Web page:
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Darwin’s Love of Life: A Singular Case of Biophilia– Kay Harel

by Venky

(Image Credit: netgalley.com)

Kay Harel informs us about the elucidation of the great novelist Henry James after the latter visited Charles Darwin at his house at Down House. According to James, “Darwin is the sweetest, simplest, gentlest old Englishman you ever saw…He said nothing wonderful and was wonderful in no way but in not being so.” The man who deemed it apposite to share his snuff with a monkey and shared his living space in various points in time with twenty-one dogs (in addition to an extraordinary collection of botanical species), was the epitome of compassion and care in dealing with sentient beings. One of the greatest (if not the greatest) evolutionary biologist of all time was also an uncompromising believer in the concept of ‘biophilia’.

Literally translating to “love of life,” the term biophilia embraces the idea that that man’s fascination and communion with nature stems from an involuntary, innate and biologically driven need to interact with other forms of life such as animals and plants. Commonly acknowledged to have been pioneered by the well recognised psychologist Erich Fromm, the notion of biophilia was popularized by Harvard biologist Edward O. Wilson who proposed that humans’ attraction to nature is genetically predetermined and the result of evolution.

In her book “Darwin’s Love of Life’, Ms. Harel, multiple graduate degree holder in Science Journalism and English, portrays the embrace of biophilia by not just Darwin, but also his entire family that included his wife Emma and seven children. In attempting such an endeavour, Harel takes recourse to rare material contained within the private notebooks of Darwin. Thus, the connection of biophilia as gleaned from Darwin’s views of dogs, plants, insects and life in general.

Darwin’s love of and for dogs was uncannily similar to the one harboured by the German poet Rainer Maria Rilke. Prone to engaging in an endearing game of hide and seek with his dogs, ‘just for the sake of it’, Darwin was convinced that “dogs laughed for joy.” Darwin was also a clairvoyant when it came to predicting the existence of species in addition to discerning their evolution. For example, in 1862 this genius predicted the existence of a moth sporting a 12-inch tongue. The basis for this seemingly bizarre and irrational proclamation was a Madagascan star orchid that possessed a twelve-inch nectary – a dangling hollow tube with nectar pooled at its base. Darwin himself acknowledged the skepticism that hounded him in the wake of his prediction. “This belief of mine has been ridiculed by some entomologists” wrote Darwin. However, this magnificent analyzer of the animal kingdom had the last laugh. In 1903, Karl Jordan and Lord Walter Rothschild discovered a new sphinx moth which boasted a proboscis of the like predicted by Darwin, and helpfully illustrated by Alfred Russell Wallace.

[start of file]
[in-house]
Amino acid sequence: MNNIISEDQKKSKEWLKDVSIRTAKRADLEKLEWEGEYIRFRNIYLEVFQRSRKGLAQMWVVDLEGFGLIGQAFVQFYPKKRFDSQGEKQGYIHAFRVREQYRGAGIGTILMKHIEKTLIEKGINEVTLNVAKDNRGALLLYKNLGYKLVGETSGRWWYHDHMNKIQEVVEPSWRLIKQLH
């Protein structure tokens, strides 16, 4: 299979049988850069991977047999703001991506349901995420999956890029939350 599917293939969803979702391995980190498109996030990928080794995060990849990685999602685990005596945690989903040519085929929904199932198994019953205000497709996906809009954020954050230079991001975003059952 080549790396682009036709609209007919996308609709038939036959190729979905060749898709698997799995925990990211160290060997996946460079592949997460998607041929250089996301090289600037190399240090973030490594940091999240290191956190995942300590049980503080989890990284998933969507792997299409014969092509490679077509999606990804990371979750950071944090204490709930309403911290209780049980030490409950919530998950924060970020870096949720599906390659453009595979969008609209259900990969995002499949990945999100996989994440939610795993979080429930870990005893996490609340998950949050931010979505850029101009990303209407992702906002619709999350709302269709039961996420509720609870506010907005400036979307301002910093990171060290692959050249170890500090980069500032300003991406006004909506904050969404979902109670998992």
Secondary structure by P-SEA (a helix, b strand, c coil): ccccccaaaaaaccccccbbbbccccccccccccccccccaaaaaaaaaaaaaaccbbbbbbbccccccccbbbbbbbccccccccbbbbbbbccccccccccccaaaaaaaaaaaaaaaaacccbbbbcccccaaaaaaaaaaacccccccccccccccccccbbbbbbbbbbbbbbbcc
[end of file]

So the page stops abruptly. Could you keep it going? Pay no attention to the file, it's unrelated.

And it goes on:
Darwin was also a firm and wholehearted believer of mysteries. Not willing to be shackled by the strait jacket of facts, Darwin was a man who shunned and quelled blinkered vision. As Harel explains in this approach, he was more akin to the mercurial and singularly brilliant Quantum Physicist Weiner Heisenberg. The proponent of the now world famous “Uncertainty Principle” was avowed in his conviction that measurement was the enemy of outcome. An approach that was besotted with the practice of measurement, one which laid all emphasis on certainty alone, was doomed to fail because the very act of measurement my turn out to be an anathema in so far as the very purpose of the experiment is concerned. This is because the process of measuring may have the undesirable impact and effect of altering the physical behaviour of what is being measured. Darwin exhorted his readers in almost all his works to spread the breadth of their imagination and the depth of their suppositions. Harel asserts that Darwin employed an inner techne (a philosophical usage referring to the act of making or the process of doing. This is derived from the Proto-Indo-European root “Teks-” meaning “to weave,” also “to fabricate”), “to see and build: intuition, emotion, and a sense of the limits of the rational.”

This techne was what egged Darwin on to propose that dogs could dream and that plants were conscious. His incredulous imagination even enabled him to trick a plant by passing his little finger like the beak of a bird giving an impression of entering the little base for nectar. This act caused two other petals to open up, thereby exposing the pollen.

Darwin’s endearing legacy now finds firm roots in innumerable studies that have the notion of biophilia at heart such as, biocultural theory, biopoetics, biosemiology, neuro and psycho aesthetics. selectionism, semiobiology, socio biology and psychobiology etc. All of these myriad disciplines have one common thread weaving through them and binding them – a firm recognition that nature’s supremacy over and for humanity is a tremendously influential factor in so far as human beings’ mental health, travels, and personal and professional dwellings are concerned.

Kay Harel leaves her reader harbouring no doubt whatsoever in this regard.

(Darwin’s Love of Life: A Singular Case of Biophilia by Kay Harel is published by Columbia University Press and will be available on sale from the 25th of October 2022)

Thank You Net Galley for the Advance Reviewer Copy!

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